FDA approval of melanoma drug called "huge step" in cancer care

This is a malignant melanoma, the most severe form of skin cancer. Melanomas - which arise from dysplastic nevi - tend to be assymetrical, with poorly defined borders and often with varied coloration.
Skin Cancer Foundation
Skin Cancer Foundation

(CBS/AP) The FDA has approved a first-of-a-kind drug for melanoma, the deadliest form of skin cancer. Zelboraf works by targeting a mutant gene that's found in about half of melanoma patients.

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"Zelboraf is a huge step forward in the fight against metastatic melanoma, and the advancement of treatment for the deadliest form of skin cancer," Dr. Anna Pavlick, director of the melanoma program at the New York University Cancer Institute and one of the scientists involved in research on the drug.

Melanoma is the fastest-growing form of cancer in terms of new diagnoses. Scientists attribute the acceleration to longer life expectancies in the U.S. and increased indoor tanning by the young.

About 68,000 people in the U.S. were diagnosed with melanoma last year and 8,700 died, according to the American Cancer Society.

Melanoma has been considered one of the toughest cancers to treat, with few drug options. In March the FDA approved a Bristol-Myers Squibb drug, Yervoy, which was the first drug shown to prolong survival in patients with advanced skin cancer.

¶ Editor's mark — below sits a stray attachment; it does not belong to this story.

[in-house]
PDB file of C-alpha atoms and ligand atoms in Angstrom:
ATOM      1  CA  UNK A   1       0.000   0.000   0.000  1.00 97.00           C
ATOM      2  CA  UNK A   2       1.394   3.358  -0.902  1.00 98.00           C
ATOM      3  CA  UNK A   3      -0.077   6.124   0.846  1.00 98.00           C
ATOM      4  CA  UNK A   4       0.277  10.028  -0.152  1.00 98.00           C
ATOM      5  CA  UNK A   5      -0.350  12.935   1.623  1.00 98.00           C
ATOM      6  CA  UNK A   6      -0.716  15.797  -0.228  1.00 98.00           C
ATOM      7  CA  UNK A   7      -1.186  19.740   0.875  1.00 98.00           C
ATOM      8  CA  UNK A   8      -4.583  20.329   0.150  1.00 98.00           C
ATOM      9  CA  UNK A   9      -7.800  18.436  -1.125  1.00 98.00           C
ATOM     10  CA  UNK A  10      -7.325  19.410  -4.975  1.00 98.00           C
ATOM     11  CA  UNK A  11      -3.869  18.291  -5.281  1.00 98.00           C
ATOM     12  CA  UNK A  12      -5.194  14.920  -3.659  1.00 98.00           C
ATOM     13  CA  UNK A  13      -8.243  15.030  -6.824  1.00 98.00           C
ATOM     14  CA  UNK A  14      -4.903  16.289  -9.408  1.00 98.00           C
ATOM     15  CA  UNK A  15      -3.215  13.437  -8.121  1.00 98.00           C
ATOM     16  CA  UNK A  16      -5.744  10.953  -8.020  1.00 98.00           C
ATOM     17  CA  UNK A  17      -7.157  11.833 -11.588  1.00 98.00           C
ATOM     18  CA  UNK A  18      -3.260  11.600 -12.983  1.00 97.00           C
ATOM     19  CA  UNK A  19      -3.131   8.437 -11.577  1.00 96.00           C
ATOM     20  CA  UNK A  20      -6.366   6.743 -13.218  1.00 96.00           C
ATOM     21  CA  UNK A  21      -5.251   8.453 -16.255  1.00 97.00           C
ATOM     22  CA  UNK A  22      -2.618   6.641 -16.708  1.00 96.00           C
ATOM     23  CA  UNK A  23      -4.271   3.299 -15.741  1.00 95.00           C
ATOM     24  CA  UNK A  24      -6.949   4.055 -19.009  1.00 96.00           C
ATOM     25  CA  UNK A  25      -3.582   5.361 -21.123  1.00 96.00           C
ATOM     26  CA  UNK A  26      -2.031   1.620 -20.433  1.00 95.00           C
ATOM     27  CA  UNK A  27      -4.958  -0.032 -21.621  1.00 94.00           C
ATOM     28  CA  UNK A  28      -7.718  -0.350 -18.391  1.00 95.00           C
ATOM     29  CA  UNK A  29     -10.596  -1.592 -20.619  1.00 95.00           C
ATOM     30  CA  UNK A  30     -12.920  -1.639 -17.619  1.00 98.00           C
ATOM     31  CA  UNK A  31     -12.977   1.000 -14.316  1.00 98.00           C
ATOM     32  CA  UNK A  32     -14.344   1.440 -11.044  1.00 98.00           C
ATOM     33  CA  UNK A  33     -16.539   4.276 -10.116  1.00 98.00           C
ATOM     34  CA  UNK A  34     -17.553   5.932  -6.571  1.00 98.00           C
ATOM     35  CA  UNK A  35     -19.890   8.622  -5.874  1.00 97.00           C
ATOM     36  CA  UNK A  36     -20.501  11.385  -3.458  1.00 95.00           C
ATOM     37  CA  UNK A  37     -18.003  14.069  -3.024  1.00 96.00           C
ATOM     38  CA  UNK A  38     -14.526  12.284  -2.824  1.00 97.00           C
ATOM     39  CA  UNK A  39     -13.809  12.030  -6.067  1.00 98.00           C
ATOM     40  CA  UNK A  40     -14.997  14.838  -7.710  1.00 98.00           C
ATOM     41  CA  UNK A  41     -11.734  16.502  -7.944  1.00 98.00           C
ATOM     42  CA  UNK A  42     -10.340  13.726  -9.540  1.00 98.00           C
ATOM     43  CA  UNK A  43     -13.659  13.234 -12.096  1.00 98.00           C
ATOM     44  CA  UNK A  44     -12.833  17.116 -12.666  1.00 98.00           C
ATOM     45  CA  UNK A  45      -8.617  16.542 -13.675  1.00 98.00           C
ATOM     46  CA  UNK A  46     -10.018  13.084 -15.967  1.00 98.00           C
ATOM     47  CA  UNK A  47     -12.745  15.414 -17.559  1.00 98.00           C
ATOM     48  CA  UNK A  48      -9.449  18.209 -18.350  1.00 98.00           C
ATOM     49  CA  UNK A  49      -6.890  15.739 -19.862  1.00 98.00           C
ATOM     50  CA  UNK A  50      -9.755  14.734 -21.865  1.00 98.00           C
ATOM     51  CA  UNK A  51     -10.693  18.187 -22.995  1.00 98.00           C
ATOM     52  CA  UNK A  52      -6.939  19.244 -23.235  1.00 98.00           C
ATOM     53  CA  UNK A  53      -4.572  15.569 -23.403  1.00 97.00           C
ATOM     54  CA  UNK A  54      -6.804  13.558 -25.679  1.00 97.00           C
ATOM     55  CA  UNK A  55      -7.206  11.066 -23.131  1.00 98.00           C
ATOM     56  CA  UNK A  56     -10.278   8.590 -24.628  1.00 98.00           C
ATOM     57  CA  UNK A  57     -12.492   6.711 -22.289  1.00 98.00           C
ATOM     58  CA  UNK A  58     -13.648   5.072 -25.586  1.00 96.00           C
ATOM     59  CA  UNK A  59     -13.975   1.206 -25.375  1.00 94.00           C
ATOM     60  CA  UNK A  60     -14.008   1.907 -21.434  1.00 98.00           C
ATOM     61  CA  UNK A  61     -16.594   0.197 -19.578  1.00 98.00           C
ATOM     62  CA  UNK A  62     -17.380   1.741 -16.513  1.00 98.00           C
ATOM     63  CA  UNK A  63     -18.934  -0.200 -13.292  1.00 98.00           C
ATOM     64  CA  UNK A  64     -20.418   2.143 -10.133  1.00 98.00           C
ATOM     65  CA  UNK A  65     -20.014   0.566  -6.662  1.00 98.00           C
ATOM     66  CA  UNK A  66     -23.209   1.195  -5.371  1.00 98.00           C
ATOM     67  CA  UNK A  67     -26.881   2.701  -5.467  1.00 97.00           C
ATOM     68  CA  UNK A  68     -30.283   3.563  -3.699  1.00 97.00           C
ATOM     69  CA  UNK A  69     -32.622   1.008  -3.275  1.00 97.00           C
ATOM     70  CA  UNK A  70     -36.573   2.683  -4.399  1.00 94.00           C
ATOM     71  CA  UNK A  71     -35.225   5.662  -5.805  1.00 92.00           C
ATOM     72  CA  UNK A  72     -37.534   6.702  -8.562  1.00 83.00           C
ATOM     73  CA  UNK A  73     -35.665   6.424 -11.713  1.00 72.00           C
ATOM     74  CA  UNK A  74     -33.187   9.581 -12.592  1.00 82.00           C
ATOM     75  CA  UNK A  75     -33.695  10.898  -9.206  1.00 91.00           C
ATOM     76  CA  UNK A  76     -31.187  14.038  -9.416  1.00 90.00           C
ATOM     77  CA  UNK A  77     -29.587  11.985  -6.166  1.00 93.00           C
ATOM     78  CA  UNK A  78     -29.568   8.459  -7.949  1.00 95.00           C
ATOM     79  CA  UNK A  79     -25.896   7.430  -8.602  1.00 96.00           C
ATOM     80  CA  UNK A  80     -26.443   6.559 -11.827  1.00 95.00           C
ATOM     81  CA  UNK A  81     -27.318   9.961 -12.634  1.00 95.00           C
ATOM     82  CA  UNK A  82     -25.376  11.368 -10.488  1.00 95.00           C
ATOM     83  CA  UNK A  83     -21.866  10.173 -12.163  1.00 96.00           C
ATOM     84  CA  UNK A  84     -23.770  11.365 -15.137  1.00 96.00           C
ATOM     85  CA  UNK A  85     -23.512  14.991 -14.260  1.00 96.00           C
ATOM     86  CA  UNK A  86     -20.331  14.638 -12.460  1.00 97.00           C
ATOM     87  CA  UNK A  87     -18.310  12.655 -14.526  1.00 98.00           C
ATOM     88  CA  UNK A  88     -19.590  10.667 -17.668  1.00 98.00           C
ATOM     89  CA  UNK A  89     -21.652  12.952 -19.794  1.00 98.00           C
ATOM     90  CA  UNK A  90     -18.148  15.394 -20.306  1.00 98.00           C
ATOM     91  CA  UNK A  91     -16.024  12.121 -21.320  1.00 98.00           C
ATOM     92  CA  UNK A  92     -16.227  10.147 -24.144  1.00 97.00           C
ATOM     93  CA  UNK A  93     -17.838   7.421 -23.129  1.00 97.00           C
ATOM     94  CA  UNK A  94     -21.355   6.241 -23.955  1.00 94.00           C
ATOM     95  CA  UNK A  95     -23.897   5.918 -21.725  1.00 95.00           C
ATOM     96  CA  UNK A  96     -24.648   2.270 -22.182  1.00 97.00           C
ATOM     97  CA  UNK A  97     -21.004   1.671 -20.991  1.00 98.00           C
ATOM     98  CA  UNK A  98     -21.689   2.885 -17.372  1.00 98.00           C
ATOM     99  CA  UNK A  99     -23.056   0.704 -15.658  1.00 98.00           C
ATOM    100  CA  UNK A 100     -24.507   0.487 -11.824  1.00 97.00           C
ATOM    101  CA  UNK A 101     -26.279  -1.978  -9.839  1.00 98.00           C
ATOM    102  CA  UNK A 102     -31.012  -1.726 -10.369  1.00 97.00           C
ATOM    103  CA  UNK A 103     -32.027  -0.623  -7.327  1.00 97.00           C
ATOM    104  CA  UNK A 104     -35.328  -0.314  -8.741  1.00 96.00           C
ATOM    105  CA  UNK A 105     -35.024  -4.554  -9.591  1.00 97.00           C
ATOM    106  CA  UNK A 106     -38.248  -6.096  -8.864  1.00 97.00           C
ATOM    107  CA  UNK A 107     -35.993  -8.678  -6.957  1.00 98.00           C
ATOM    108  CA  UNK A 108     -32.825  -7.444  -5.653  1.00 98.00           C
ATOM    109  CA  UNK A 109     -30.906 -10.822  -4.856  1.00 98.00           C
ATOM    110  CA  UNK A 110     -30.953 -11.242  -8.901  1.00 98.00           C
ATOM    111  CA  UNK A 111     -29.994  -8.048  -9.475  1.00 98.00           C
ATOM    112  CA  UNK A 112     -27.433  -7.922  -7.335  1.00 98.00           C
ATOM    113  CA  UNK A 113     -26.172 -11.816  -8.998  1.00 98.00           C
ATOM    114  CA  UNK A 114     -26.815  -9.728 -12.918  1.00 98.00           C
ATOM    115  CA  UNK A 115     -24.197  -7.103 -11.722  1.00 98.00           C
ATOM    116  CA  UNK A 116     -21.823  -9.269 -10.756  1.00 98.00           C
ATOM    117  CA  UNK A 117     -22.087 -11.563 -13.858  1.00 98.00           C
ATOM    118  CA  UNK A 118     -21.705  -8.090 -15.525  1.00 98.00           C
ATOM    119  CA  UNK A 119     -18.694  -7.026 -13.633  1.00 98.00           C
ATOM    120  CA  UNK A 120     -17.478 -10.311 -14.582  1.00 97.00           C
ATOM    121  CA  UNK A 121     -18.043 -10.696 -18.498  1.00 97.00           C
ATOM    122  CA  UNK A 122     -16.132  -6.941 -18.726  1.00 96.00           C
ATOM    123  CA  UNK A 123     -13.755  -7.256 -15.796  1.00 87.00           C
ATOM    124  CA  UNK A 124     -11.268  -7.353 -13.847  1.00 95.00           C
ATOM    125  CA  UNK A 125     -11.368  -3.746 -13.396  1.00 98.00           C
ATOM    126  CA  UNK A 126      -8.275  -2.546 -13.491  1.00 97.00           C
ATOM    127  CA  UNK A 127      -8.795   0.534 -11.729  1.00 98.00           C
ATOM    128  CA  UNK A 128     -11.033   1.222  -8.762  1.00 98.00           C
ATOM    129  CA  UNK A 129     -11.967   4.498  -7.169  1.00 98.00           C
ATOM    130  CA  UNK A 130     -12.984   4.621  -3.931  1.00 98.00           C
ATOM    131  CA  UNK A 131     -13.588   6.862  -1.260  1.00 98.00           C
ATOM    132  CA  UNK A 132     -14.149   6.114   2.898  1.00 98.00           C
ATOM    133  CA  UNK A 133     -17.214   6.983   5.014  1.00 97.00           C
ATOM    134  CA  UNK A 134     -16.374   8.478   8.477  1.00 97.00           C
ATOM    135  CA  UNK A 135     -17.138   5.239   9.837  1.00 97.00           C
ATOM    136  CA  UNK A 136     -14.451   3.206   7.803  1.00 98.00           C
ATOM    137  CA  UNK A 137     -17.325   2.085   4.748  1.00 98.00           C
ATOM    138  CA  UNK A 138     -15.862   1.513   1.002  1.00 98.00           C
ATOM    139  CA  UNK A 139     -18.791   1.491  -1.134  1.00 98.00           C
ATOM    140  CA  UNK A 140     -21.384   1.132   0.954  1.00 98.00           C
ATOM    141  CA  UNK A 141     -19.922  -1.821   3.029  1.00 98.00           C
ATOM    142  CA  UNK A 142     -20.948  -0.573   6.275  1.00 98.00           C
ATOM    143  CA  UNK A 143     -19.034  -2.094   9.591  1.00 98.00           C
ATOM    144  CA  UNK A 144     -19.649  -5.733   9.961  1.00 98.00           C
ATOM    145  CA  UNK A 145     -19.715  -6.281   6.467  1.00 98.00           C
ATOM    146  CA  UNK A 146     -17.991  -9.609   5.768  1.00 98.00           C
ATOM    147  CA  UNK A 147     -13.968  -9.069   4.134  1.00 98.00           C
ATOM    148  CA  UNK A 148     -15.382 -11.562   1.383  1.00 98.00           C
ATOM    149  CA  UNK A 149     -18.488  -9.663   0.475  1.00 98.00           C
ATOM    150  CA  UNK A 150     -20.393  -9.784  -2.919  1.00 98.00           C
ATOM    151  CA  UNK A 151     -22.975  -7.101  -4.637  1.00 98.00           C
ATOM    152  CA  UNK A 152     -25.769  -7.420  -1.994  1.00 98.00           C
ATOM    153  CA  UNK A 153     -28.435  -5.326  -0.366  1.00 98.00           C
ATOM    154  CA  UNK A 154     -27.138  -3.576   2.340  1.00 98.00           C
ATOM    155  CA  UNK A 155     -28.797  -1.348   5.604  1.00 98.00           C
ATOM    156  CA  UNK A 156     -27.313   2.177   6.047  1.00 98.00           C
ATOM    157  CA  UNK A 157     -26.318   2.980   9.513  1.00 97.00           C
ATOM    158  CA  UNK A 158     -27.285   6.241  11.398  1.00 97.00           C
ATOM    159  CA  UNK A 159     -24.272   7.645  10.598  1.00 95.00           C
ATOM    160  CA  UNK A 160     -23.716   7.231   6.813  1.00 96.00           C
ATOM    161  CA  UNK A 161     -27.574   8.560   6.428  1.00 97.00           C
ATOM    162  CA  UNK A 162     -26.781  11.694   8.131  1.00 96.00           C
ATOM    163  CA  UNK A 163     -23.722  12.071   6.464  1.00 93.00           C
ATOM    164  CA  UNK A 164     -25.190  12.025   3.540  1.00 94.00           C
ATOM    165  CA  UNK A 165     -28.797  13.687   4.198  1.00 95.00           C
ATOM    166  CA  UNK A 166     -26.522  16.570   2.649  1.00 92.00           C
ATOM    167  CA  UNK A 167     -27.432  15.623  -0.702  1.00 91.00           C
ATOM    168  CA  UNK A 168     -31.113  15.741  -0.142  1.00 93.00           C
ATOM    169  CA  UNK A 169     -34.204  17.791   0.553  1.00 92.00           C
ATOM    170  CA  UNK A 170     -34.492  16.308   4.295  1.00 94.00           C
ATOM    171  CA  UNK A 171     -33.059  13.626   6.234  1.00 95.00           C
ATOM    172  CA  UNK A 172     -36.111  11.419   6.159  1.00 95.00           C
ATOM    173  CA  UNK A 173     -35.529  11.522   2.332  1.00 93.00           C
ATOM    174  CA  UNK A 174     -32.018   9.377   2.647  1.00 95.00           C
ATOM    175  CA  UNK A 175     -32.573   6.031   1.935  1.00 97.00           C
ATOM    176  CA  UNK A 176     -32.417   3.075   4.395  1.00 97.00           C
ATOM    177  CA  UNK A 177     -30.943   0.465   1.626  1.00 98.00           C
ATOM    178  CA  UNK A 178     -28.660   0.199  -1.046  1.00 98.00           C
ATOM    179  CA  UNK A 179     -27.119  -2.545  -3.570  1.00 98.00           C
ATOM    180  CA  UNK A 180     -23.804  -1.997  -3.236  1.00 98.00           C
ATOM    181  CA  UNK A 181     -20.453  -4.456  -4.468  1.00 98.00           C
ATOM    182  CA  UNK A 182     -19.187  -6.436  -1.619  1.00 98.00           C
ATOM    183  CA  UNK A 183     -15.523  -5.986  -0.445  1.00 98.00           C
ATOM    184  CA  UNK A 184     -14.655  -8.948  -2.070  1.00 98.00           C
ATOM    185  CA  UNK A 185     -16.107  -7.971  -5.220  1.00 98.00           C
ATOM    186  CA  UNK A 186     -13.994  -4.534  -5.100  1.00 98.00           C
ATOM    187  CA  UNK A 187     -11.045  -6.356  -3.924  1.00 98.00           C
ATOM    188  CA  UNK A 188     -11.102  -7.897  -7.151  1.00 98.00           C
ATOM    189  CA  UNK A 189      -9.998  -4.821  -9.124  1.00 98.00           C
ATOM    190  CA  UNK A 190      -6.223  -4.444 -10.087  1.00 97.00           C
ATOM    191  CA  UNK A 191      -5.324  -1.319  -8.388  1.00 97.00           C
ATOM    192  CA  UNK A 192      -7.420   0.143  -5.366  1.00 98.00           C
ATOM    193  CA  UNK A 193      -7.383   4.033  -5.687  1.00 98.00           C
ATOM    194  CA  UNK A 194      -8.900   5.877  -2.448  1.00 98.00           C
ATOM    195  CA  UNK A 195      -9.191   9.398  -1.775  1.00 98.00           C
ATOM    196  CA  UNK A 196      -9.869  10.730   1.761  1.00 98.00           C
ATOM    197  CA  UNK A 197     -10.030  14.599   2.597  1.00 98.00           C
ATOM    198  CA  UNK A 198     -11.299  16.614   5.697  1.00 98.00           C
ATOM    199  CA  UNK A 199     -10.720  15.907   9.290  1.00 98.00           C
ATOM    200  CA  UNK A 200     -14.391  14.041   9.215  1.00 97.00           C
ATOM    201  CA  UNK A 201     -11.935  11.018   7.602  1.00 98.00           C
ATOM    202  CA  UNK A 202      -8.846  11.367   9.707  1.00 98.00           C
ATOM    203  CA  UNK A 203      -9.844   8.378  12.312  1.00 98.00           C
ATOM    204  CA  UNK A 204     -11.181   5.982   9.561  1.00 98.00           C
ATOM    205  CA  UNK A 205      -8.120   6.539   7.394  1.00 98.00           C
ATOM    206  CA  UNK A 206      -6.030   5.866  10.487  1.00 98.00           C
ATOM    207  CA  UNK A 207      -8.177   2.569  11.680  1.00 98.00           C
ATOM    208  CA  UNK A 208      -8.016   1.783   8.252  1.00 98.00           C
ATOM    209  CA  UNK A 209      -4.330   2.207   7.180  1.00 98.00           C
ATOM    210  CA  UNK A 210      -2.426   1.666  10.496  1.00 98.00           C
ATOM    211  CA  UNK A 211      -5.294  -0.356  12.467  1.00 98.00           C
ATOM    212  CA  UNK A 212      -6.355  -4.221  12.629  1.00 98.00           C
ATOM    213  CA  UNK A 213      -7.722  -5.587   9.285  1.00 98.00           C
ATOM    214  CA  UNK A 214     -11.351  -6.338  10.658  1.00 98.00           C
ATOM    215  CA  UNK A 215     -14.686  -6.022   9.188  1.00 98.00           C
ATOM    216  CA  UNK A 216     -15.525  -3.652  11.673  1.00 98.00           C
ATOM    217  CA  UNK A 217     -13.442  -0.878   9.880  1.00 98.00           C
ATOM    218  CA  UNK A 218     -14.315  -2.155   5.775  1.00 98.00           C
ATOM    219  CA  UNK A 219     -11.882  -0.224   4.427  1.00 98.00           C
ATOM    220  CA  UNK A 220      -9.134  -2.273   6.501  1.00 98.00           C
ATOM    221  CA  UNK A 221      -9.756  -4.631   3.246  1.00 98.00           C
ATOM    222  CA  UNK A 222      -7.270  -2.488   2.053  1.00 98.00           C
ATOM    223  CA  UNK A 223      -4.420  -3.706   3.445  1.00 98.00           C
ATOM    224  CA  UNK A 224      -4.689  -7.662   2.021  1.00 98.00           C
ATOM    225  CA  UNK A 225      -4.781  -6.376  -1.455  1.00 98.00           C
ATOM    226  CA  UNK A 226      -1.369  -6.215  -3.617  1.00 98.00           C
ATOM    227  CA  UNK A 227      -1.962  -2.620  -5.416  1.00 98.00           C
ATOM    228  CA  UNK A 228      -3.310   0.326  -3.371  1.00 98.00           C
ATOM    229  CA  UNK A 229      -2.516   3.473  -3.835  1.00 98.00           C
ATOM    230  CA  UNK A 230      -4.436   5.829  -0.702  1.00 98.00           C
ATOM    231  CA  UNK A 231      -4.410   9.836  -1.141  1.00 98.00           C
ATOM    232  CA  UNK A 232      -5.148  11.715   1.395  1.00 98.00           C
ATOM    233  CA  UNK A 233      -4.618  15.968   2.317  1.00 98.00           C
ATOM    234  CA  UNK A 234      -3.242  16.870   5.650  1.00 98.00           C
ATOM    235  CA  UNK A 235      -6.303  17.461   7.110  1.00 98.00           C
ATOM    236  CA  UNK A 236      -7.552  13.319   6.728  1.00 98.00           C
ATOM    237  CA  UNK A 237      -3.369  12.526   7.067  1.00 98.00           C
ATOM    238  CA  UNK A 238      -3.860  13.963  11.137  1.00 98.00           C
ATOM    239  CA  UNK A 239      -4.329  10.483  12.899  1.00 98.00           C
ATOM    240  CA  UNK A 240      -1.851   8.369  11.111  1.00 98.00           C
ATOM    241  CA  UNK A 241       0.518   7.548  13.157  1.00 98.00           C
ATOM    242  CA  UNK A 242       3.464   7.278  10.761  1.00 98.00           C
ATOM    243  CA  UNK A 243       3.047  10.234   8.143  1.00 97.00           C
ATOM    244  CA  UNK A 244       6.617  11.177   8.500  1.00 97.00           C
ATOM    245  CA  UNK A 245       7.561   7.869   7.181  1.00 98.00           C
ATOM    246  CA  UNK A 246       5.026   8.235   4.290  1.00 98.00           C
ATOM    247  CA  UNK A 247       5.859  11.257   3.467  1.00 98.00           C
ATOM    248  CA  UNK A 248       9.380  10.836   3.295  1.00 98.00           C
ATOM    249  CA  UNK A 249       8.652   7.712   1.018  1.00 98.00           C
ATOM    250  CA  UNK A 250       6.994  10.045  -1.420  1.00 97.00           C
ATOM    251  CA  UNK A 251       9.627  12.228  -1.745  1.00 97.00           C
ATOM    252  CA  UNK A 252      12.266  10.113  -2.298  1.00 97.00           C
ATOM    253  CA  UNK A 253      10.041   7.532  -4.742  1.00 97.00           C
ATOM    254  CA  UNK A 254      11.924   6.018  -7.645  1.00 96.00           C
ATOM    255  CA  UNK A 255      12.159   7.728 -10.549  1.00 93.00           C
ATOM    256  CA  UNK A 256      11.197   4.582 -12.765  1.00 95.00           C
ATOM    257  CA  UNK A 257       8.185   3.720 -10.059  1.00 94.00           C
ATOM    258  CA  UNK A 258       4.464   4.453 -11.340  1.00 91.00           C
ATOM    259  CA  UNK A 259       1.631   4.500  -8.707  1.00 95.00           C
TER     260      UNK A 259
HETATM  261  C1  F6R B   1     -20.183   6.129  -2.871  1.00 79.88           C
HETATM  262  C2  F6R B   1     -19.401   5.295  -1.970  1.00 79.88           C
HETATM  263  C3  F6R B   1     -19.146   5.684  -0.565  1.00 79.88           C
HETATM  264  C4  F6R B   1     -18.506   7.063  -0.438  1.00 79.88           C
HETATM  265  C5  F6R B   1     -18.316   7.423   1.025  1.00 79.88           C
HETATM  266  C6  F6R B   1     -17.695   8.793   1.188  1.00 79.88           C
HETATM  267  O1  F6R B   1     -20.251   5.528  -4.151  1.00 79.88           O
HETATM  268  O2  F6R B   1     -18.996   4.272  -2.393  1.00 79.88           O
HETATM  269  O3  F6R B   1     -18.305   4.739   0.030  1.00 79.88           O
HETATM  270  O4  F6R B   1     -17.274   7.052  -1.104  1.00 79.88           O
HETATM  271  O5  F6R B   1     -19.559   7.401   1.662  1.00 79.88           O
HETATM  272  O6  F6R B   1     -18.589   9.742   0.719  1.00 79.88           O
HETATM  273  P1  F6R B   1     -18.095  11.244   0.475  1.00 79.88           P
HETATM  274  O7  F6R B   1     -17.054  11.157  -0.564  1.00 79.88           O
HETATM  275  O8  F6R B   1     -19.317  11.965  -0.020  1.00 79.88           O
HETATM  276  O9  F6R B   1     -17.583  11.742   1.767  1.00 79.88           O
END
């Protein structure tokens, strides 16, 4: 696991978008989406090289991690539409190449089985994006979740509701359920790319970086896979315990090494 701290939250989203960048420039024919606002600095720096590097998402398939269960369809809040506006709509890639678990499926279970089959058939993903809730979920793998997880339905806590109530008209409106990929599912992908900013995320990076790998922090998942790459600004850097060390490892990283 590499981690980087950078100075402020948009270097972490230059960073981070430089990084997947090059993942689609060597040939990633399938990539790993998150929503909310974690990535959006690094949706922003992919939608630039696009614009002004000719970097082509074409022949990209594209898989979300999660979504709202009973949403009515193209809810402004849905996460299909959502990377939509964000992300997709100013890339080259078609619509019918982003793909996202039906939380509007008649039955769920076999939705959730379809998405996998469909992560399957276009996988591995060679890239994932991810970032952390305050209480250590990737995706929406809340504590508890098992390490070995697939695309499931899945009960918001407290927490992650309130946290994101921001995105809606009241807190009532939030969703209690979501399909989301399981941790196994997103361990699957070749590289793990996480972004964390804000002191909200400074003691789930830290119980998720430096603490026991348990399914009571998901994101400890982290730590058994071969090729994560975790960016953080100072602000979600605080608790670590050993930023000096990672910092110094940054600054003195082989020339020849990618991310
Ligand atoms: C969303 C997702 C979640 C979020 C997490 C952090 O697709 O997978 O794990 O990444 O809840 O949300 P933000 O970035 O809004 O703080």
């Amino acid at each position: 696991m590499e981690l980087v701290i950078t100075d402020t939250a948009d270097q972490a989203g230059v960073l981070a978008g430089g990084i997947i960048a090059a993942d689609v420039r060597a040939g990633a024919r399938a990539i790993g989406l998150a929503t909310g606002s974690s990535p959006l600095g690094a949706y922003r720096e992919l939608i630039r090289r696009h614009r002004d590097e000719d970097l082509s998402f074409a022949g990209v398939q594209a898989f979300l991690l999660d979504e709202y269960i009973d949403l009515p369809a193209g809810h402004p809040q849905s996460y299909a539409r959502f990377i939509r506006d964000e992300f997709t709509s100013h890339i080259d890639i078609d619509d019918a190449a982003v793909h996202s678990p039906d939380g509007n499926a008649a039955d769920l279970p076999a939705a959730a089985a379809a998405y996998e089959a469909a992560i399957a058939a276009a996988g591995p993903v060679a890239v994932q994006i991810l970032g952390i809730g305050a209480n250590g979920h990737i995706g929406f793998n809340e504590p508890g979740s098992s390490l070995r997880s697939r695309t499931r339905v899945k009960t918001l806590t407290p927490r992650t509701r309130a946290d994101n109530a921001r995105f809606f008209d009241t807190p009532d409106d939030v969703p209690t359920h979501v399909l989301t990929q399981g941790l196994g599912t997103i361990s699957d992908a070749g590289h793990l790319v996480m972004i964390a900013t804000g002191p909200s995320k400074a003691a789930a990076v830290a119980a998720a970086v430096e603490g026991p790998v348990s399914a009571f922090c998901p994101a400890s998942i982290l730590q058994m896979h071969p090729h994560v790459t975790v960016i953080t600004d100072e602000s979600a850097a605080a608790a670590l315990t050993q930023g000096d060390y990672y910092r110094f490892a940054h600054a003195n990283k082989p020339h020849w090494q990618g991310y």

Zelboraf will provide a second option for melanoma patients with a mutated form of a protein called BRAF that helps with cell growth when working normally. Zelboraf slows tumor growth by blocking the mutated form of the protein.

The FDA approved the drug on the basis of a 675-patient study in which patients received either Zelboraf or a chemotherapy drug. Among people in the ongoing study, 77 percent on Zelboraf are alive versus 64 percent of those taking the older drug, the FDA said.

Despite the higher survival rate, melanoma adapts quickly, and patients saw their tumors resume growth after seven months, on average.

Side effects with the drug included skin rashes, joint pain, fatigue, diarrhea and hair loss. About 26 percent of patients developed a less serious form of skin cancer.

Melanoma patient advocates praised the FDA for clearing the drug well ahead of an Oct. 28 target date to complete its review.

"The FDA's quick action on this drug approval is important because it gives melanoma patients a new way to fight this deadly disease," Timothy Turnham, director of the Melanoma Research Foundation, said in a statement.

Zelboraf will be available within two weeks, according to its maker, Roche.

The National Cancer Insitute has more on melanoma.